If you had a choice, and you're just looking for a pen which is easy to write with, I would find a William Mitchell "Fine" "J Pen". The "J Pen" (and everyone made their own version, I just happen to like William Mitchell's the best, though Geo. Hughes made a nice one) was the best selling pen style in England, outside of maybe Gillott's 303. The Medium ones, I find a little large for regular writing, but then I write rather small. If you're a large writer, medium will work. 

 

Look for any of the shoulder pens. They make great every-day writers. I like the Birmingham Education nibs that show up fairly regularly, and inexpensively, on the auction site. If you want no flex, then look for a Manifold pen. They were stiff enough to write through sheets of carbon paper, but their tips were also finished to be smooth since you're putting more pressure on the pen. It's basically a nail, but smooth. 

 

Post Office pens were also meant for lots of different kinds of people to write with, so they are not too flexible, and fairly robust. Also any "spoon" pen or falcon pen is meant to be an everyday writer and should work well. 

 

You can visit my glossary of pen shapes to know what I'm talking about with these shape names. https://thesteelpen....posed-glossary/

 

Unless of course, you're looking for a stub. Then you have to go vintage. Pretty much any of the vintage stubs will be great. They were originally invented to be smooth and to facilitate rapid and continuous writing. I'm particularly fond of the Esterbrook 314, which was made both in the US and in England. 

 

If you show an example of the kind of writing you do now, and if you have had a vintage nib you've liked, I can get very specific for vintage nibs. Modern nibs are more limited in what's available, and the Zebra G is probably the best all-around pen made now.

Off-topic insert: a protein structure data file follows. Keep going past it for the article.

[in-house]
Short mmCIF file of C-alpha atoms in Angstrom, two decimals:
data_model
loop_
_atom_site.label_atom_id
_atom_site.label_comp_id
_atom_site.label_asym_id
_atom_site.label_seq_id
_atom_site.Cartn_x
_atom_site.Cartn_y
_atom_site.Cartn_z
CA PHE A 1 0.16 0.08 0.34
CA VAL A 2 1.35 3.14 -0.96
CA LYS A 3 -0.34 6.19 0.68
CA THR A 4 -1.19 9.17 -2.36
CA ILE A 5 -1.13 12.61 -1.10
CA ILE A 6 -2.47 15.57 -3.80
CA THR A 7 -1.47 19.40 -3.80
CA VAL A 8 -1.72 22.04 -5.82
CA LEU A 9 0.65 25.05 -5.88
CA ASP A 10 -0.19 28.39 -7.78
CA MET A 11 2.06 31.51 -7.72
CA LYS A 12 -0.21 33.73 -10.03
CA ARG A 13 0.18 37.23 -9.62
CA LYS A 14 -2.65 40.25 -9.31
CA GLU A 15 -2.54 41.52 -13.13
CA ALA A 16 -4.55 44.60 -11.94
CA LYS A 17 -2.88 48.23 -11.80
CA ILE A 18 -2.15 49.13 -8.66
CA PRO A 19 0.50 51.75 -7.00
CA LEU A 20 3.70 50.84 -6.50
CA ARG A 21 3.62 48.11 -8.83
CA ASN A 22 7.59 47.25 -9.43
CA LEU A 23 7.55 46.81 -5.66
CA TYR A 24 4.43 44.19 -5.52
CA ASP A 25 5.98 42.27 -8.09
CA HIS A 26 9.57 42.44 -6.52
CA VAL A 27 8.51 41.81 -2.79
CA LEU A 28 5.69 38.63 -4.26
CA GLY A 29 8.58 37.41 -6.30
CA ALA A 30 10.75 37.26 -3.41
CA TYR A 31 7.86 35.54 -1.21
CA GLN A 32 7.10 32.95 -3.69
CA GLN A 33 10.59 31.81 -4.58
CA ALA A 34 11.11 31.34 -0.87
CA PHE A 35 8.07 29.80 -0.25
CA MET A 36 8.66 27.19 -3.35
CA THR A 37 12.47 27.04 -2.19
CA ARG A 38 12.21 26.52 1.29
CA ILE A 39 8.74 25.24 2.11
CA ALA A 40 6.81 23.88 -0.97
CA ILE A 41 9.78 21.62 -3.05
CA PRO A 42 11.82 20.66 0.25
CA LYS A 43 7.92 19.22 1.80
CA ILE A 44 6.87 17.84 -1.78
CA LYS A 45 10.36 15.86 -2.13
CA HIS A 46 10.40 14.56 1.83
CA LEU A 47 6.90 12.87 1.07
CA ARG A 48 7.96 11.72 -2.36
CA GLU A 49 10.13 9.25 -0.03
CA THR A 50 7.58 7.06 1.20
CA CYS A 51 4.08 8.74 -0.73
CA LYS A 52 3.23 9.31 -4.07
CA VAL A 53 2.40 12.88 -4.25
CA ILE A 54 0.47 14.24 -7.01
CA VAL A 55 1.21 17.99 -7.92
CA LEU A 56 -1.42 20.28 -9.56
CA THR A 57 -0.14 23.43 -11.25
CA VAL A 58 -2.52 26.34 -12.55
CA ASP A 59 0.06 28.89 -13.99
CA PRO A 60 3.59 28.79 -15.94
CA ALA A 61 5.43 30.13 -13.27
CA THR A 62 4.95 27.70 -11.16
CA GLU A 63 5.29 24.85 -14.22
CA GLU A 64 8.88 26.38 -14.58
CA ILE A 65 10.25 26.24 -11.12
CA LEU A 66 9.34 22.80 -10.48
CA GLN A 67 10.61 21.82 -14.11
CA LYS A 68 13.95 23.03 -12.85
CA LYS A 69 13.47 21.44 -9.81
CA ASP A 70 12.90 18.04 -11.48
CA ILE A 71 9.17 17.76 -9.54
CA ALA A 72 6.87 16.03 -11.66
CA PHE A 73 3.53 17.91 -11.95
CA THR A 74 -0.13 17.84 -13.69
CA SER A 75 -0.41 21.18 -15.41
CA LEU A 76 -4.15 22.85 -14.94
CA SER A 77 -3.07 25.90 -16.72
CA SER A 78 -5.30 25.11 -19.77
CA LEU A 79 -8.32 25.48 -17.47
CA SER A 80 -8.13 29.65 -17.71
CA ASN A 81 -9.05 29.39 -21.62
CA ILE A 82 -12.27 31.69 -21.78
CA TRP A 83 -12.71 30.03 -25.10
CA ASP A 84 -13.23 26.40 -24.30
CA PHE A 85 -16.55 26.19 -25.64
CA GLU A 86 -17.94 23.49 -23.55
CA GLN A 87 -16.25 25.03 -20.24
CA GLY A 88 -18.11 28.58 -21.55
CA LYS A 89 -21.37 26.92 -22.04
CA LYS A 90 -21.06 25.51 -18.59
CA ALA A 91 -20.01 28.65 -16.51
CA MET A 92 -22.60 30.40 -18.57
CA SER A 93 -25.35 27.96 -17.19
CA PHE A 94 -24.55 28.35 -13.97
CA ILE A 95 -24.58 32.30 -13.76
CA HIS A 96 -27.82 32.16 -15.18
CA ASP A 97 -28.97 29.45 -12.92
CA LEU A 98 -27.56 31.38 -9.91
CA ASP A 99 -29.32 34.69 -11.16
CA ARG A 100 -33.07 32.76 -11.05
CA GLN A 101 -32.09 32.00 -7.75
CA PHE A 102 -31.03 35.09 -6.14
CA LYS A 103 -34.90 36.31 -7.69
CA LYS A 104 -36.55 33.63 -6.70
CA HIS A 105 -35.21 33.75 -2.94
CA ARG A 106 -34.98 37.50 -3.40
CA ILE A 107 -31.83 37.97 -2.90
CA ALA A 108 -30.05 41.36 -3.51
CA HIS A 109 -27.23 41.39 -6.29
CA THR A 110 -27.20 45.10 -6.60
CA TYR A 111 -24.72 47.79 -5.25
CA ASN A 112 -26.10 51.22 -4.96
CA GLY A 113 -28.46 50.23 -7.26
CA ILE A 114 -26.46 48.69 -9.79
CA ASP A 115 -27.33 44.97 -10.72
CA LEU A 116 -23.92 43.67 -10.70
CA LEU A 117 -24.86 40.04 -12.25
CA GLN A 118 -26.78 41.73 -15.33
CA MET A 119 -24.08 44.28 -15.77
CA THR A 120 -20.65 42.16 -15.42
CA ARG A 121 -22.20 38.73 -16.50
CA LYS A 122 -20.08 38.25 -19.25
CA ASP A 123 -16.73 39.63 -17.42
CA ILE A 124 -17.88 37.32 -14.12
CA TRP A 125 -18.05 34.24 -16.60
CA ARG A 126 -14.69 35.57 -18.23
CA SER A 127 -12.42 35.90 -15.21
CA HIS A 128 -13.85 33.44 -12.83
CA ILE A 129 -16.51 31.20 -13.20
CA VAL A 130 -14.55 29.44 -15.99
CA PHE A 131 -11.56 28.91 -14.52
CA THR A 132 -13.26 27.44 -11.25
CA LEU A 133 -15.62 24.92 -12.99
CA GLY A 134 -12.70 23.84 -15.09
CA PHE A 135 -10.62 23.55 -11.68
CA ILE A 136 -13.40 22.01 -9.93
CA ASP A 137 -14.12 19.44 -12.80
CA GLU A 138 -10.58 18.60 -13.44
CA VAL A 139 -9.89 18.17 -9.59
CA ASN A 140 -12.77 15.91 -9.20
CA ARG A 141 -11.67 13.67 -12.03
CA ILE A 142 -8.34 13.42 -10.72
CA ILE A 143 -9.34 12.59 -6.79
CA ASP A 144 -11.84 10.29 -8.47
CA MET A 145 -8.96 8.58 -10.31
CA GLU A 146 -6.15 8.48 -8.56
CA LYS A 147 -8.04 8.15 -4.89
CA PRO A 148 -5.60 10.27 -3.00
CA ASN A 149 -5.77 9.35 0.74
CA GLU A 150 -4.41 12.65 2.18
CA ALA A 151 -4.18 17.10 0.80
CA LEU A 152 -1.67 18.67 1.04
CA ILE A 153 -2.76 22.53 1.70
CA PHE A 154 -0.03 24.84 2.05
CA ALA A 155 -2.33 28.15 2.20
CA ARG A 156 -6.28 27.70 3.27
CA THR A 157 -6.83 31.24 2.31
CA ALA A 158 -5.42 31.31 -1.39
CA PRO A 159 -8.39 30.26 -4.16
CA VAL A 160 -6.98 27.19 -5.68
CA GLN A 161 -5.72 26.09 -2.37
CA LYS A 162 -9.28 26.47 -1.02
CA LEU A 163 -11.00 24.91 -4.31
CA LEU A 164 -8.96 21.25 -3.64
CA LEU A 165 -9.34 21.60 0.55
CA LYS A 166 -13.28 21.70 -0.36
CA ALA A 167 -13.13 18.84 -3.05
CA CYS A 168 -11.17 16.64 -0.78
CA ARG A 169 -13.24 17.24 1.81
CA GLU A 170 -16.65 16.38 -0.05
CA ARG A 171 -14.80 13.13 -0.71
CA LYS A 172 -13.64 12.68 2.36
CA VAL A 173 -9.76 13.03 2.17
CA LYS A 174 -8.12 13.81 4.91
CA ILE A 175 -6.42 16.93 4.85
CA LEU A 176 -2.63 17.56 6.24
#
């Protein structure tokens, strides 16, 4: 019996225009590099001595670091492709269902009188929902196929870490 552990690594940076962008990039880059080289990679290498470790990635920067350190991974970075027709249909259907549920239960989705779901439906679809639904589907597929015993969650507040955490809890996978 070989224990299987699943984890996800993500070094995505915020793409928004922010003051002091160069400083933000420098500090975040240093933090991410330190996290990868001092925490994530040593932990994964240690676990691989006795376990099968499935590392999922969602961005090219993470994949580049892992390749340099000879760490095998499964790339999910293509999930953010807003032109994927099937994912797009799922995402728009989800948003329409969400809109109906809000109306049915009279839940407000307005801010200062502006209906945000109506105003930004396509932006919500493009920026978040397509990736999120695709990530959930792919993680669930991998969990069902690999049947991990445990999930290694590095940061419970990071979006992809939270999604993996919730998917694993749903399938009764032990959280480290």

Glad to hear someone else uses dip nibs for everyday writing. Most of my collection and knowledge is focused on American dip pens, but you can hardly be completely ignorant of British pens if you study this subject for long. 

 

Andrew

 

fpn_1557237114__2018_12_20_example_of_wr



“When the historians of education do equal and exact justice to all who have contributed toward educational progress, they will devote several pages to those revolutionists who invented steel pens and blackboards.” V.T. Thayer, 1928



Check out my Steel Pen Blog


"No one is exempt from talking nonsense; the mistake is to do it solemnly."

-Montaigne


#4 MiracleChild

MiracleChild

    Dipped Only

  • Member - Silver

  • Pip
  • 8 posts
  • Flag:

Posted 13 November 2019 - 12:36

fpn_1573647949__0a78d6b1-c506-46ce-ad79-



#5 MiracleChild

MiracleChild

    Dipped Only

  • Member - Silver

  • Pip
  • 8 posts
  • Flag:

Posted 13 November 2019 - 13:00

Dear Andrew, Honeybadgers,

 

Thanks very much for the suggestions!